ADS  CAS  Article  Google Scholar 

  23. 23

    Gagnon, M. G., Seetharaman, S. V., Bulkley, D. & Steitz, T. A. Structural basis for the rescue of stalled ribosomes: structure of YaeJ bound to the ribosome. Science 335, 1370–1372 (2012)

    ADS  CAS  Article  Google Scholar 

  24. 24

    Neubauer, C., Gillet, R., Kelley, A. C. & Ramakrishnan, V. Decoding in the absence of a codon by tmRNA and SmpB in the ribosome. Science 335, 1366–1369 (2012)

    ADS  CAS  Article  Google Scholar 

  25. 25

    Laurberg, M. et al. Structural basis for translation termination on the 70S ribosome. Nature 454, 852–857 (2008)

    ADS  CAS  Article  Google Scholar 

  26. 26

    Jin, H., Kelley, A. C., Loakes, D. & Ramakrishnan, V. Structure of the 70S ribosome bound to release factor 2 and a substrate analog provides insights into catalysis of peptide release. Proc. Natl Acad. Sci. USA 107, 8593–8598 (2010)

    ADS  CAS  Article  Google Scholar 

  27. 27

    Schmeing, T. M., Huang, K. S., Strobel, S. A. & Steitz, T. A. An induced-fit mechanism to promote peptide bond formation and exclude hydrolysis of peptidyl-tRNA. Nature 438, 520–524 (2005)

    ADS  CAS  Article  Google Scholar 

  28. 28

    Cammack, K. A. & Wade, H. E. The sedimentation behaviour of ribonuclease-active and -inactive ribosomes from bacteria. Biochem. J. 96, 671–680 (1965)

    CAS  Article  Google Scholar 

  29. 29

    Bommer, U. et al. in Subcellular Fractionation: A Practical Approach (eds Graham, J. & Rickwood, D. ) 271–301 (IRL, Washington, 1997)

  30. 30

    Kurylo, C. M. et al. Genome sequence and analysis of Escherichia coli MRE600, a colicinogenic, nonmotile strain that lacks RNase I and the type I methyltransferase, EcoKI. Genome Biol. Evol. 8, 742–752 (2016)

    Article  Google Scholar 

  31. 31

    Wolfrum, A., Brock, S., Mac, T. & Grillenbeck, N. Expression in E. coli and purification of Thermus thermophilus translation initiation factors IF1 and IF3. Protein Expr. Purif. 29, 15–23 (2003)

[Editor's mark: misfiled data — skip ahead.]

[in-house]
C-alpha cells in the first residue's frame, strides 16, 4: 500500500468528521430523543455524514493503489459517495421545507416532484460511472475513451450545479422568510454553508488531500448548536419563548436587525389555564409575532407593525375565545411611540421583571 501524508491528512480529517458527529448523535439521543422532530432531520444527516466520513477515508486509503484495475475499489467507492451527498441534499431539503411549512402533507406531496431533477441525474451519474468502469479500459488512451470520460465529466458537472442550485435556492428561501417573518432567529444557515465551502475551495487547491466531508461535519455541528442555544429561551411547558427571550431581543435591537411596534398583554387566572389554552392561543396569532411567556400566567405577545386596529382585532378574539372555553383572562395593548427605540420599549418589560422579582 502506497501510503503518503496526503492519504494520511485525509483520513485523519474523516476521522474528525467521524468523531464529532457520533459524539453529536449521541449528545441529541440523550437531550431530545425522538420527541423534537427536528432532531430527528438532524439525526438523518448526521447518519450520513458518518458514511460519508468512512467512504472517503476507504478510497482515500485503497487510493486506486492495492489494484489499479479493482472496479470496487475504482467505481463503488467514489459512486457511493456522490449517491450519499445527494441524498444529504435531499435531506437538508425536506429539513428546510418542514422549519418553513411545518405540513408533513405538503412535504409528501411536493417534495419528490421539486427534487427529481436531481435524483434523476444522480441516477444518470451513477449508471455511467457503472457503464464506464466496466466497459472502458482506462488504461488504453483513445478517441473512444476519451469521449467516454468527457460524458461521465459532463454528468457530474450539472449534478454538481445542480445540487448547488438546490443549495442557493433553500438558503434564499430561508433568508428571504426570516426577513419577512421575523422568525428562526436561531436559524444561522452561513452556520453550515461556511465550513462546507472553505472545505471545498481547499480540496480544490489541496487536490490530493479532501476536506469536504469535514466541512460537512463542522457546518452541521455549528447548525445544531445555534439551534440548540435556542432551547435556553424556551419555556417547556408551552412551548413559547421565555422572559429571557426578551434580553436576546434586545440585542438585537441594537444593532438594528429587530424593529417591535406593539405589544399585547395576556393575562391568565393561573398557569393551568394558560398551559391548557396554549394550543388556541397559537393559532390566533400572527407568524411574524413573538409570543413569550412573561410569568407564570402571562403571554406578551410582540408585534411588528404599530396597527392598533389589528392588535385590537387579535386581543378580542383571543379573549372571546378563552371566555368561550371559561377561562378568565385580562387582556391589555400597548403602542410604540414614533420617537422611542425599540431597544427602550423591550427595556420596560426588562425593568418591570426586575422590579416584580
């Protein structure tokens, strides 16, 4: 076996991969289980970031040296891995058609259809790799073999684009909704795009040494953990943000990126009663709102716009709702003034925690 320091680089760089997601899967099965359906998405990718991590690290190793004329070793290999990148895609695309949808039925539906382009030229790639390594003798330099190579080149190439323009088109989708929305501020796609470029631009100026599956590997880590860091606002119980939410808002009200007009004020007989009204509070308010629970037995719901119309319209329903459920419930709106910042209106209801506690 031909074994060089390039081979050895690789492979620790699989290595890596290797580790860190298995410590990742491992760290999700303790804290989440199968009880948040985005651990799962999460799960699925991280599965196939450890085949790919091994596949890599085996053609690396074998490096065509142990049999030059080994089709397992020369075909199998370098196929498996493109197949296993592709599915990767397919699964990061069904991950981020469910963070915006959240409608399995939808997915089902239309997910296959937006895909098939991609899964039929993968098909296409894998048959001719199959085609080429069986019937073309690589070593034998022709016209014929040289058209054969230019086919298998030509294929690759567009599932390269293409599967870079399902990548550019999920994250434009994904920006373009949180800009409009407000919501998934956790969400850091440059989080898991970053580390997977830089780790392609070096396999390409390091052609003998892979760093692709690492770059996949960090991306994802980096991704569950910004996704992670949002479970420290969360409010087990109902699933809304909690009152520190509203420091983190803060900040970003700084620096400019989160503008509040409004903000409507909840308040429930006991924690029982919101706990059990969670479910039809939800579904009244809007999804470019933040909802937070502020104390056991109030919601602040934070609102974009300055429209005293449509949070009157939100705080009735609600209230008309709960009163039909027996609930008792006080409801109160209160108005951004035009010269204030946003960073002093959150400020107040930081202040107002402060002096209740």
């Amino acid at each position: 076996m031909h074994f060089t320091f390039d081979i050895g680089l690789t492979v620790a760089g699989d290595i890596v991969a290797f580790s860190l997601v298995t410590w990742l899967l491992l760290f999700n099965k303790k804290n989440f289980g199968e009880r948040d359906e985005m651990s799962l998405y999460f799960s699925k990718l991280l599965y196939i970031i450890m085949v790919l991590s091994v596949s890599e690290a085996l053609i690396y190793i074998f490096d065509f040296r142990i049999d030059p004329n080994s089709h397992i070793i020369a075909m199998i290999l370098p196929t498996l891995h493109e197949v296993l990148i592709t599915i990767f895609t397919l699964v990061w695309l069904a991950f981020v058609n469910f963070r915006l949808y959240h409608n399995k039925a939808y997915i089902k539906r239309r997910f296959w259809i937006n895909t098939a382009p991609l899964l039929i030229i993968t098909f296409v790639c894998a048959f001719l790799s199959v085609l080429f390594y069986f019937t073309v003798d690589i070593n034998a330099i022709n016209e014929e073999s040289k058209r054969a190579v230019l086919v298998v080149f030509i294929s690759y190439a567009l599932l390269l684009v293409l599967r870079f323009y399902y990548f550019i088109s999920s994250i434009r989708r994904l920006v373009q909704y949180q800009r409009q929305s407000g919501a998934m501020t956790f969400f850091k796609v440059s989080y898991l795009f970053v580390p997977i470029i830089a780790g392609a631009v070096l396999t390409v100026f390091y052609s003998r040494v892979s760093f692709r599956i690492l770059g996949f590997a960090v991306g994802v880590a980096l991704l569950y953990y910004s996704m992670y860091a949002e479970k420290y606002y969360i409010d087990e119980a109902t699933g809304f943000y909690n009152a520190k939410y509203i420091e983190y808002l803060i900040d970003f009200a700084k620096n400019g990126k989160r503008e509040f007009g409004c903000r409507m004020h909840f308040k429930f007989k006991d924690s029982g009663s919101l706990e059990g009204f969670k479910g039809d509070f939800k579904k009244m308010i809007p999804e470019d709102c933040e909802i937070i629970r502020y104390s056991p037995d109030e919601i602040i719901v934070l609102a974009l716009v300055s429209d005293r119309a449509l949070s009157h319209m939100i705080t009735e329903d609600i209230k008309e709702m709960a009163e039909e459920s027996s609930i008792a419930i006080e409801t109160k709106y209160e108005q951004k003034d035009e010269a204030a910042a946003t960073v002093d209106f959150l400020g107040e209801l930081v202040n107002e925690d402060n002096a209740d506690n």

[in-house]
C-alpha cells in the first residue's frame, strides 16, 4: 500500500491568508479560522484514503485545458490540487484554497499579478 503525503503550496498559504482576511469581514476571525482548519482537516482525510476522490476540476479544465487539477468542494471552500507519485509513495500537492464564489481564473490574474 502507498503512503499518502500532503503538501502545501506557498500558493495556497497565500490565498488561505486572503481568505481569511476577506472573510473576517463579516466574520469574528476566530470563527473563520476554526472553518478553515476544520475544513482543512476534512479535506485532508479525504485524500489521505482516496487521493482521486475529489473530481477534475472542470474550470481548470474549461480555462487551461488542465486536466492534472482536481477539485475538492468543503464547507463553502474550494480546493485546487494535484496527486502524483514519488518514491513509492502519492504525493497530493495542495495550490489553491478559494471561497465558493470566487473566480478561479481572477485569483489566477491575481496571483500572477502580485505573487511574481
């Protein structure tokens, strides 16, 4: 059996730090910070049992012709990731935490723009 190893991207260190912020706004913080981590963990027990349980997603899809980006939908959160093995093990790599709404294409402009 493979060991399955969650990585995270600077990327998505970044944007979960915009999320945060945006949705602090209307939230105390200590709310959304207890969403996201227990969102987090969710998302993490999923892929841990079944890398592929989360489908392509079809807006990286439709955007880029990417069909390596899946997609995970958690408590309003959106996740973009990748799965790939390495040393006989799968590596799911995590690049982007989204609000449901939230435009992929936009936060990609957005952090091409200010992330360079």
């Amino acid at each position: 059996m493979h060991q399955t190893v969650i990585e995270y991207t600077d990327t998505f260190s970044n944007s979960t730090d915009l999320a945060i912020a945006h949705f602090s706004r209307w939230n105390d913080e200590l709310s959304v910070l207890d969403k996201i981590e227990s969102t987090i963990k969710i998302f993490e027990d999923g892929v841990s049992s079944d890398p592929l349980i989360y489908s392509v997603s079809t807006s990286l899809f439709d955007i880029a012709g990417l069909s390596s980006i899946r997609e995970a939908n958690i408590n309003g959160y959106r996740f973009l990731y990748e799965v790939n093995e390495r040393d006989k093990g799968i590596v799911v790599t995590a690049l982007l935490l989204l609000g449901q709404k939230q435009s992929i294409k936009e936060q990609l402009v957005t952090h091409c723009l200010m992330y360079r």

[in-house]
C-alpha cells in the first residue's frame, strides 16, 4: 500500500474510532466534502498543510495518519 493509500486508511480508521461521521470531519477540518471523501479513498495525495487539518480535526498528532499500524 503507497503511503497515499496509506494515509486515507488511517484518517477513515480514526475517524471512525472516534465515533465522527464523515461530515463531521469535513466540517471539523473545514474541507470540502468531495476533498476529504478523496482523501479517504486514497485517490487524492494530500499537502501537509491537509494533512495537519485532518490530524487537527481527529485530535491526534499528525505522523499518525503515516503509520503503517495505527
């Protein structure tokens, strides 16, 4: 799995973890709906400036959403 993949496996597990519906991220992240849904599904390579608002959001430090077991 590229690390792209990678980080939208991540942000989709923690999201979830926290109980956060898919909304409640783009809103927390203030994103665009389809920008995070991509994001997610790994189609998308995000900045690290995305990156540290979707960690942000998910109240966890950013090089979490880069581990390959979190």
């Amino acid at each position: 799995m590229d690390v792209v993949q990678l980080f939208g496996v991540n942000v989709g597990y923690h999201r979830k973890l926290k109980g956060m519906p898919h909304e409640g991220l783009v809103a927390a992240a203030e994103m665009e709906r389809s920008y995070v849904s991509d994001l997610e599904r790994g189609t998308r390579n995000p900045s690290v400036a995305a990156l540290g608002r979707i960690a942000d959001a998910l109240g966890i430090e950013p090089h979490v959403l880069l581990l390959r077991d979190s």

CAS  Article  Google Scholar 

  32. 32

    Chadani, Y. et al. Trans-translation-mediated tight regulation of the expression of the alternative ribosome-rescue factor ArfA in Escherichia coli. Genes Genet. Syst. 86, 151–163 (2011)

    CAS  Article  Google Scholar 

  33. 33

    Schmitt, E. et al. Crystallization and preliminary X-ray analysis of Escherichia coli methionyl-tRNA(fMet) formyltransferase. Proteins 25, 139–141 (1996)

    CAS  Article  Google Scholar 

  34. 34

    Walker, S. E. & Fredrick, K. Preparation and evaluation of acylated tRNAs. Methods 44, 81–86 (2008)

    CAS  Article  Google Scholar 

  35. 35

    Monteiro, R. A., Souza, E. M., Yates, M. G., Pedrosa, F. O. & Chubatsu, L. S. Use of lactose to induce expression of soluble NifA protein domains of Herbaspirillum seropedicae in Escherichia coli. Can. J. Microbiol. 46, 1087–1090 (2000)

    CAS  Article  Google Scholar 

  36. 36

    Sprink, T. et al. Structures of ribosome-bound initiation factor 2 reveal the mechanism of subunit association. Sci. Adv. 2, e1501502 (2016)

    ADS  Article  Google Scholar 

  37. 37

    Stark, H. & Chari, A. Sample preparation of biological macromolecular assemblies for the determination of high-resolution structures by cryo-electron microscopy. Microscopy 65, 23–34 (2015)

    Article  Google Scholar 

  38. 38

    Grassucci, R. A., Taylor, D. J. & Frank, J. Preparation of macromolecular complexes for cryo-electron microscopy. Nat. Protocols 2, 3239–3246 (2007)